After decades of steady decline, the nation’s 7th grade teachers confessed Monday that the five-paragraph essay is a dying medium, predicting the “legacy format” will soon go the way of the stone tablet, becoming all but obsolete. With the rise of newer, progressive alternatives to the five-paragraph format, a growing number of teachers are discontinuing support of the five-paragraph essay altogether in favor of cheaper, more efficient formats such as class presentations, reading responses and even blog posts.
“Back in the 90s, I was able to keep teaching [the five-paragraph essay] alongside other formats, like interview-a-grandparent and the all-about-me,” reported Maplewood Middle School teacher Sally Haswell. “But now, the demand just isn’t there—and I can’t justify the space in my lessons plans any longer.”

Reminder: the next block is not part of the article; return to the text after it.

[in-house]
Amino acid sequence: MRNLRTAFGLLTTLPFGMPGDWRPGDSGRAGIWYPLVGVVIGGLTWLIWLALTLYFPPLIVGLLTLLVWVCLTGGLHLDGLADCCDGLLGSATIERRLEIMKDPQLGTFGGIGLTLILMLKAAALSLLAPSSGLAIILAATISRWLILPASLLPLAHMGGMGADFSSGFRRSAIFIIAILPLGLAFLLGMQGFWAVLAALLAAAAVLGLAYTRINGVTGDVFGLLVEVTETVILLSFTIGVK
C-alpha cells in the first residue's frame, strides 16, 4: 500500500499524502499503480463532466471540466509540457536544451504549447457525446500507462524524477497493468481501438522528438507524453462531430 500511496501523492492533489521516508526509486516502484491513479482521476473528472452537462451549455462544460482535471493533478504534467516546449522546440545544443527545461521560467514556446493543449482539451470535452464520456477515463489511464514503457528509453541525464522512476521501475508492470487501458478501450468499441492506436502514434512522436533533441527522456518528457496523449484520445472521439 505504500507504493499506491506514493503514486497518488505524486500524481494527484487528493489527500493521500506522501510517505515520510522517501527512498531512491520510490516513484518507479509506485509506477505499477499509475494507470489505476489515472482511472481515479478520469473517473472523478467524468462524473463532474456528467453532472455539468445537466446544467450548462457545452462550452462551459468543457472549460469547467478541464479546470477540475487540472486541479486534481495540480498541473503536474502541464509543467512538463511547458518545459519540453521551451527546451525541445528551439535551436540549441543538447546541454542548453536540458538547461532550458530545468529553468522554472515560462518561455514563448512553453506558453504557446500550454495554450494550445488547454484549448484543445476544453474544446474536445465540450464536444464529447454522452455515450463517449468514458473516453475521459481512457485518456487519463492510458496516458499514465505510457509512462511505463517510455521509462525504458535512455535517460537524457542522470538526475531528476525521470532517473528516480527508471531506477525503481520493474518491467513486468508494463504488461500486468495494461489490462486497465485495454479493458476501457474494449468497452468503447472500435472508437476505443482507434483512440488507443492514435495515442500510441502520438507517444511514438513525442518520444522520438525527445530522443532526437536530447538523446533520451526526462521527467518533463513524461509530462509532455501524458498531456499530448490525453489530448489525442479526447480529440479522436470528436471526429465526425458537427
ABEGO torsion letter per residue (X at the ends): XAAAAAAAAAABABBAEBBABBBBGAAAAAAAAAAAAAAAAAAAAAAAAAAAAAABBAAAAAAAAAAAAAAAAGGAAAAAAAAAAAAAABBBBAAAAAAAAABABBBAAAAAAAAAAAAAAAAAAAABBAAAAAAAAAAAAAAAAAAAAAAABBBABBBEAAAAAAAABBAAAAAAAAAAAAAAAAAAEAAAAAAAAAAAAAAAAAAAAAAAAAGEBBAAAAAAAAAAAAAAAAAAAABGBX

Reportedly, the class blog format has been “the final nail in the coffin” for the five-paragraph essay, doing away with the antiquated prohibition on the use of the first person in favor of more personal, open-ended narratives.
“For years, we’ve watched the five-paragraph essay struggle to adapt to a changing seventh grade curriculum environment,” Haswell explained. “Frankly, the five-paragraph essay is about as useful as teaching kids how to use a slide rule. Sentimentality makes it tough, but I think it’s time to let go.”
Ridgewood Junior High School teacher Meredith Kunstler was initially slow to the change, but is now coming to terms with the five-paragraph essay passing into irrelevance.
“Sure, there are days when I look back at that beautiful 1-3-1 structure and just marvel at the simplicity of how the world used to work,” Kunstler said. “But times have changed, nobody has a milkman, kids don’t read newspapers, and videos come from cyberspace instead of Blockbuster. Seventh grade teachers need to let go of this fantasy that the ‘intro, three body paragraphs, conclusion’ format is going to be around for our great grandkids. It won’t be.”
At press time, a majority of the nation’s enterprising seventh grade teachers were considering whether to have their students curate their class’s very own Twitter feed.